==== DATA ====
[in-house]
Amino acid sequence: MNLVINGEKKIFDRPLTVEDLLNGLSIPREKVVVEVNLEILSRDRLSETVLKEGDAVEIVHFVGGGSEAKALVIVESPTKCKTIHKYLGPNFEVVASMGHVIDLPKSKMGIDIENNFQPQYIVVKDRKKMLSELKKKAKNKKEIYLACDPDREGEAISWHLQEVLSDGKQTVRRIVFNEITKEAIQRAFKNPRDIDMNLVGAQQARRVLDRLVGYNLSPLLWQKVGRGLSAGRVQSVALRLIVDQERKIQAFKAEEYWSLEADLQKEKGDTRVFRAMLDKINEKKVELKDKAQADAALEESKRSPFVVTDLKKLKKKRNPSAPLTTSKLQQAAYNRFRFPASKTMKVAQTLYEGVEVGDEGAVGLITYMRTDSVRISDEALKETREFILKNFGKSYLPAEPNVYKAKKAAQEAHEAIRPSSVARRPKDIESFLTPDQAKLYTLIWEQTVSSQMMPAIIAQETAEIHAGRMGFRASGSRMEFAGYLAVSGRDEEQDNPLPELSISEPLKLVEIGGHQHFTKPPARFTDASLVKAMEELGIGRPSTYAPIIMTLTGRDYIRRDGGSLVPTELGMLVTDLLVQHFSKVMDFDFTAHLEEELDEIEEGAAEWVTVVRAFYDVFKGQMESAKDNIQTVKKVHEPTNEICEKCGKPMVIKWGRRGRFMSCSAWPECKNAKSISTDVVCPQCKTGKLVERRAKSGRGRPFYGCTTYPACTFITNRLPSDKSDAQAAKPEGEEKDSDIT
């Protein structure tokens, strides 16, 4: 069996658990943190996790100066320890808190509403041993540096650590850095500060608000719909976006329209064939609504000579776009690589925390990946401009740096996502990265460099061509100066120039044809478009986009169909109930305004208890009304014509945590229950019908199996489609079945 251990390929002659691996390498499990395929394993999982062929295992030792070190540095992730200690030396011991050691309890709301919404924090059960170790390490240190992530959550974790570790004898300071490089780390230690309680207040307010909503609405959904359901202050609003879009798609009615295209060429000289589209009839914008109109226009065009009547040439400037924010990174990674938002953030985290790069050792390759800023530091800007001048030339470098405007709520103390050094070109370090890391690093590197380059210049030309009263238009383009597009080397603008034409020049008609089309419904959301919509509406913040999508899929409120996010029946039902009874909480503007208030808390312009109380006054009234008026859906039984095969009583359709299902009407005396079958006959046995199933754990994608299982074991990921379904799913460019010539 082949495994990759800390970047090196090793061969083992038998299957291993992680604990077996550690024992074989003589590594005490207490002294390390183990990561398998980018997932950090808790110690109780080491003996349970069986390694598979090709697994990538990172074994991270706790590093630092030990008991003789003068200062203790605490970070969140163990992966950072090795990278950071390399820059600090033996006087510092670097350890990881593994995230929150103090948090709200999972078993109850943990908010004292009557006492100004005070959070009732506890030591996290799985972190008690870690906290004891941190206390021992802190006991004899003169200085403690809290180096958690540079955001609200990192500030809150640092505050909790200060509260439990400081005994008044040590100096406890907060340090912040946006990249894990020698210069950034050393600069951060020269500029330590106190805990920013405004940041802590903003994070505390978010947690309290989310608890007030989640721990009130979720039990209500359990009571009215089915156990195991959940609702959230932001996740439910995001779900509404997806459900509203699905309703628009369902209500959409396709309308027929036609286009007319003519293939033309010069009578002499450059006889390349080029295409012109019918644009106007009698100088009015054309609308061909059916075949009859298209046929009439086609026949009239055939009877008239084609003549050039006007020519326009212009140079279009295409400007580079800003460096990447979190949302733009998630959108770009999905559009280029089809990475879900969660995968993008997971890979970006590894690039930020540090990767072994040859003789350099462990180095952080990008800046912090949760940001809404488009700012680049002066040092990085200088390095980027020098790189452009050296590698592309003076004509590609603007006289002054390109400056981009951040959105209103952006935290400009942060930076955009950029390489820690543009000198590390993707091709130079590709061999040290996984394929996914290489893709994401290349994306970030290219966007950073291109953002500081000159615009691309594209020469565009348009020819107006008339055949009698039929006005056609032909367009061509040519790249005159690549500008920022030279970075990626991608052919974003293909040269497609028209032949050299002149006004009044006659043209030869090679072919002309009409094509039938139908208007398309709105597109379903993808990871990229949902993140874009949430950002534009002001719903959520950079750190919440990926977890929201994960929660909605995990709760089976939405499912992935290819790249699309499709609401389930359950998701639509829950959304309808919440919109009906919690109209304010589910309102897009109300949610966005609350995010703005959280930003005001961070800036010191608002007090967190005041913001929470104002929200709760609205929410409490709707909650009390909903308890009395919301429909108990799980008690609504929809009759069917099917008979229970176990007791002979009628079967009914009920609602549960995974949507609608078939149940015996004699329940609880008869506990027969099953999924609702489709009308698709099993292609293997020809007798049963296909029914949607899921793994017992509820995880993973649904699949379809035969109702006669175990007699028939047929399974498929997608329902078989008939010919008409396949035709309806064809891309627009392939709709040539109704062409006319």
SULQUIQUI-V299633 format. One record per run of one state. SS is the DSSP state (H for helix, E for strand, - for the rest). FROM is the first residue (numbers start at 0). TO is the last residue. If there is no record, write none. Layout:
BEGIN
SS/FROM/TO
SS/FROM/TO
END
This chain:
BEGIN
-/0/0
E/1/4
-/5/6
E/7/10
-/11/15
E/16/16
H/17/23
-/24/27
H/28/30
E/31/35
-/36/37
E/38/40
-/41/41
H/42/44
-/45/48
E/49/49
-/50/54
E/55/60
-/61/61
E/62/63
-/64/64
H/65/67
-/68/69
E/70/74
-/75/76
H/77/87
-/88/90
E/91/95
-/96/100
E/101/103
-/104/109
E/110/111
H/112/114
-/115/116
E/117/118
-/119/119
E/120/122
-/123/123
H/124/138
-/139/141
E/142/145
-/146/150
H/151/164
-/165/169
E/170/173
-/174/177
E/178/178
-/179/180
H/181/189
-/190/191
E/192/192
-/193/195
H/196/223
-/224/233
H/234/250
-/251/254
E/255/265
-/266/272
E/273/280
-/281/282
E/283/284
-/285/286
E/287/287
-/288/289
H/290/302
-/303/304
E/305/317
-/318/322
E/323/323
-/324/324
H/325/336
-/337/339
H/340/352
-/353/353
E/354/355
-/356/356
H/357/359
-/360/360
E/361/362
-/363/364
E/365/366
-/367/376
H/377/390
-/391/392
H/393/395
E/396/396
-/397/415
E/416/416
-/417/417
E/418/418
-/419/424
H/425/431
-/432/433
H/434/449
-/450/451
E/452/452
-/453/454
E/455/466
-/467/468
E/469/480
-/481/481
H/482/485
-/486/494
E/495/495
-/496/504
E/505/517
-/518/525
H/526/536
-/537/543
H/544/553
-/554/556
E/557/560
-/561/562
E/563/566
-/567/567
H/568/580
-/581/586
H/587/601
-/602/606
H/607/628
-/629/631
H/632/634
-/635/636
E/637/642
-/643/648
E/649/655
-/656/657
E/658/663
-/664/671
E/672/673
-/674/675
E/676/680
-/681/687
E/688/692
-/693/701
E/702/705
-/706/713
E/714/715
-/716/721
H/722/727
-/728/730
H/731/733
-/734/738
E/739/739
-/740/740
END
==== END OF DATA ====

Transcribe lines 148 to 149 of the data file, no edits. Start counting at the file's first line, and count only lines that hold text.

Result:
E/714/715
-/716/721